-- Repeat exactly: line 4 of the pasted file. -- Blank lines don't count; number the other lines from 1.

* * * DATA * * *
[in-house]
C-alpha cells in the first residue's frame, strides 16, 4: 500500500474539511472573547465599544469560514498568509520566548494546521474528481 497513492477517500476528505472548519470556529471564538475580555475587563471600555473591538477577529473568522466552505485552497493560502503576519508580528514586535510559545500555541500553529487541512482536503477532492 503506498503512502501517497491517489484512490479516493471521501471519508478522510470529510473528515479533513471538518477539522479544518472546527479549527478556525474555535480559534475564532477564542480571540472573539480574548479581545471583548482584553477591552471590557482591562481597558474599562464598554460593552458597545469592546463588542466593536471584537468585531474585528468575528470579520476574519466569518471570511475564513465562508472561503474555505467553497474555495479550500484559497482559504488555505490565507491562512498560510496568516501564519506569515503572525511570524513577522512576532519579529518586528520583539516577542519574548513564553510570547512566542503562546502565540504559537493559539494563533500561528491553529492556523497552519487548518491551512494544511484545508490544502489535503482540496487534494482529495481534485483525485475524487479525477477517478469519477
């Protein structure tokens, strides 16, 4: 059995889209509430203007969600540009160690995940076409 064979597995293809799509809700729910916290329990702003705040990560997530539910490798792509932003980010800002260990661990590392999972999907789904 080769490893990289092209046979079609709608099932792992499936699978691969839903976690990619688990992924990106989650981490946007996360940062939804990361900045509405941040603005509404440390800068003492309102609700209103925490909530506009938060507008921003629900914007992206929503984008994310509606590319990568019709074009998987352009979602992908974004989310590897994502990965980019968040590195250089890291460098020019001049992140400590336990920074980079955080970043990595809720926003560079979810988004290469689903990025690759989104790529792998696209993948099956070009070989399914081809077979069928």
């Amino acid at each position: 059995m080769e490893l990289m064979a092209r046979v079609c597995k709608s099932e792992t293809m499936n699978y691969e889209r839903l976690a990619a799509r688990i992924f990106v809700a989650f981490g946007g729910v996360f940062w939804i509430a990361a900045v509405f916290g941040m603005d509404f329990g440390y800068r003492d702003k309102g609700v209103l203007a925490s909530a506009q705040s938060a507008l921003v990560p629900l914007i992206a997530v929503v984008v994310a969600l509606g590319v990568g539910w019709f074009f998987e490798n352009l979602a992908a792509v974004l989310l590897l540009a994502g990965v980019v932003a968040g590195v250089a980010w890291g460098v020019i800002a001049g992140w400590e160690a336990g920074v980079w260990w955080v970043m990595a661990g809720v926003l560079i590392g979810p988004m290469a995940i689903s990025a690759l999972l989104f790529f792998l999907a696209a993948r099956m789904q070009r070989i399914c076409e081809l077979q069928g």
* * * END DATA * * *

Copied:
């Amino acid at each position: 059995m080769e490893l990289m064979a092209r046979v079609c597995k709608s099932e792992t293809m499936n699978y691969e889209r839903l976690a990619a799509r688990i992924f990106v809700a989650f981490g946007g729910v996360f940062w939804i509430a990361a900045v509405f916290g941040m603005d509404f329990g440390y800068r003492d702003k309102g609700v209103l203007a925490s909530a506009q705040s938060a507008l921003v990560p629900l914007i992206a997530v929503v984008v994310a969600l509606g590319v990568g539910w019709f074009f998987e490798n352009l979602a992908a792509v974004l989310l590897l540009a994502g990965v980019v932003a968040g590195v250089a980010w890291g460098v020019i800002a001049g992140w400590e160690a336990g920074v980079w260990w955080v970043m990595a661990g809720v926003l560079i590392g979810p988004m290469a995940i689903s990025a690759l999972l989104f790529f792998l999907a696209a993948r099956m789904q070009r070989i399914c076409e081809l077979q069928g």